Containers are becoming the de-facto hosting platform from microservices to databases and everything in-between. Kubernetes has emerged as the primary container orchestration platform, and MuleSoft offers Anypoint RTF, a Kubernetes-based container orchestration platform to run APIs and applications at scale, providing elasticity.
But there are many customers who use other container orchestration platforms standardized for their organization that they would prefer to run Mule on. This blog will walk you through a tried and tested architecture for accomplishing this.
The ephemeral nature of containers presents challenges to managing Mule runtimes, applications, and APIs deployed in them. Every time a container is shutdown (planned or unplanned) the container gets terminated for good, thus ending the lifecycle of the Mule. This is in sharp contrast with classic Mule running on vm’s, where shutdown is a momentary pause.
Containers present following challenges:
- Mule runtime engine registration with Anypoint management plane .
- Mule runtime engine deregistration.
- Log retention and aggregation.
- Policy enforcement on APIs.
A containerized Mule
Although there are several ways of containerizing Mule, the diagram above indicates a tried and tested approach for containerizing Mule, as it provides the best of both worlds. It ensures compliance with Twelve-Factor app for containers, and leverages all the API management benefits Anypoint Platform offers.
How it works
- User checks-in the code to source control system.
- Jenkins (or any other CI) detects the change and builds the Mule deployable.
- The subsequent CI step also packages the Mule app, Mule runtime, registration script, JDK, and OS into a Docker image
- Jenkins deploys the fully packaged image onto Kubernetes/DockerSwarm.
- The Docker image gets booted and it executes the registration script, which is configured as the bootstrap entry point in the Dockerfile.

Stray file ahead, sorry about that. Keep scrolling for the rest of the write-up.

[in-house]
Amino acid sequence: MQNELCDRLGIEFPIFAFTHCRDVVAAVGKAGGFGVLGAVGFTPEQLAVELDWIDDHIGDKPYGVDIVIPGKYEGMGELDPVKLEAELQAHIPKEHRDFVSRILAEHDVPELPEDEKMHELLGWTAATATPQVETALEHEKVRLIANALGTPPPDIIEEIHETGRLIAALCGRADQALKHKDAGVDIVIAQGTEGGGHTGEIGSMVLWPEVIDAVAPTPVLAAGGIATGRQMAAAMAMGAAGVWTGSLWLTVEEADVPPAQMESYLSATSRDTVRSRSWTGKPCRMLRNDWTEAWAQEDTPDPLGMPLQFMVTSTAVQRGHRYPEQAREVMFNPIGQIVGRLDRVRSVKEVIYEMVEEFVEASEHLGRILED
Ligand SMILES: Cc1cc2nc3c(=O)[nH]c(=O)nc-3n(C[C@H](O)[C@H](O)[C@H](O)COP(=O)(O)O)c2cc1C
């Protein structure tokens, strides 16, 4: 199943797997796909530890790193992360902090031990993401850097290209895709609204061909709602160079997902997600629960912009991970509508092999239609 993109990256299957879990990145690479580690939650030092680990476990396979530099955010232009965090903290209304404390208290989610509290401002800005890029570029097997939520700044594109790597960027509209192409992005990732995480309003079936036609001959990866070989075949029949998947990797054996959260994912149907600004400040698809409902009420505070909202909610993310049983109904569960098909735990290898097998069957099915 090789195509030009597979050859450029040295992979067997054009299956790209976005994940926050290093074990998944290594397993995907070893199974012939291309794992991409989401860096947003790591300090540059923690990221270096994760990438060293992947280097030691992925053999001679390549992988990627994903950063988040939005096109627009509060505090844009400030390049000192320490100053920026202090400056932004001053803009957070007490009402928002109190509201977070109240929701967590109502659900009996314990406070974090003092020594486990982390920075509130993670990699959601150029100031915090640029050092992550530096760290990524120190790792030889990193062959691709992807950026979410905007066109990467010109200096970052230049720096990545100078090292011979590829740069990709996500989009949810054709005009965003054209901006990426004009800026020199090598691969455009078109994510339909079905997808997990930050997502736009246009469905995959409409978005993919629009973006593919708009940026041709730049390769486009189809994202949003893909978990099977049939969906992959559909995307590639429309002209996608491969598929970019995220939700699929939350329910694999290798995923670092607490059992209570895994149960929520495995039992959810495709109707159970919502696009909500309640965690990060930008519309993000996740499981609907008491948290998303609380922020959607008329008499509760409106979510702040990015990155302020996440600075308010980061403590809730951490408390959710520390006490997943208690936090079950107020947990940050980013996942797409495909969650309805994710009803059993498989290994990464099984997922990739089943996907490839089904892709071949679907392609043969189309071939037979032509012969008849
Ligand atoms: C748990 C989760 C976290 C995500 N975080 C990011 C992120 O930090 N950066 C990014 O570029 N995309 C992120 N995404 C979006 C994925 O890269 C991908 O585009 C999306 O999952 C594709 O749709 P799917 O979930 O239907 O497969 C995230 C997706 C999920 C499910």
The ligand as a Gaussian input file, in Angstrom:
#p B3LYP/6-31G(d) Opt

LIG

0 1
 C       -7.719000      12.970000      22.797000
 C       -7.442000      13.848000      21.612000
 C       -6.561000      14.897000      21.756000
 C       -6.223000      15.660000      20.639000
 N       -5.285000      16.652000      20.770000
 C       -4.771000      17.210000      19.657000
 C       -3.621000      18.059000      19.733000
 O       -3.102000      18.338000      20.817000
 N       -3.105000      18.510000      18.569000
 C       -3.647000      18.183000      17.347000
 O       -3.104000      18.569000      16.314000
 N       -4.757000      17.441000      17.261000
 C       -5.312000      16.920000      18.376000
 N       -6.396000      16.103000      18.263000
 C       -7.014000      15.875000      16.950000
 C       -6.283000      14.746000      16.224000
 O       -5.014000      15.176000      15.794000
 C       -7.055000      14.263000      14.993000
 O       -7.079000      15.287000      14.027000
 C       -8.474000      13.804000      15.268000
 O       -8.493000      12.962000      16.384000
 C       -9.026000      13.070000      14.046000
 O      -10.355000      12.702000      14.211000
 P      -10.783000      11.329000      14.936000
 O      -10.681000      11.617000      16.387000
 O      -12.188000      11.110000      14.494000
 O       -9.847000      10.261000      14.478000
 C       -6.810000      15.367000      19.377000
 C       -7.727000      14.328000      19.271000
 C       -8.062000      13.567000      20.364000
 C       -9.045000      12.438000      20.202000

- The registration script registers Mule runtime engine with Anypoint Runtime Manager by executing a series of API calls.
- Once the Mule runtime engine is completely started and registered with ARM, the API automatically gets discovered by Anypoint API Manager via API Auto Discovery.
- This approach complies with Twelve-Factor app container principles.
- Provide ability to manage Mule APIs, thus you reap all the associated benefits, like managing policies, API analytics, monitoring, and SLAs.
- With this approach, you can manage Mule runtime engine and it’s entire lifecycle.
Startup and registration script
This script is responsible for establishing the duplex connectivity with Anypoint Platform and starting the Mule runtime engine. This is the first command executed by container during startup thus binding to Mule process. Script invokes Anypoint Platform API to retrieve access code and perform runtime registration.
The shutdown script is responsible for cleanup after container shutdown. Containers are ephemeral in nature, when they are shutdown, the specific instance of the container is terminated and a new instance comes in it’s place with a new containerID and IP. Thus it’s imperative that the container is properly de-registered from the platform. Shutdown script takes care of de-registration and cleanup. The script needs to be executed via Kubernetes lifecycle hook.
Things to consider:
- For security reasons, open only the necessary ports. Best practice is to use 443 for your API and an additional JMX port. The Mule agent itself doesn’t need an inbound port. This also applies to what is bundled inside the image.
- Except /logs and /conf folders rest of the Mule installation should be “READ-ONLY.” This is very important to enforce immutability and prevent injection of external files.
- Remember to add a valid Mule license file at the time of image build.
- Container binds to one startup process. Hence keep the runtime registration and startup in one call stack.
- Bundle one app per container.
Want to explore more?
MuleSoft professional service has implemented this solution successfully at many large enterprises. Reach out to us in the comment section below if you have questions.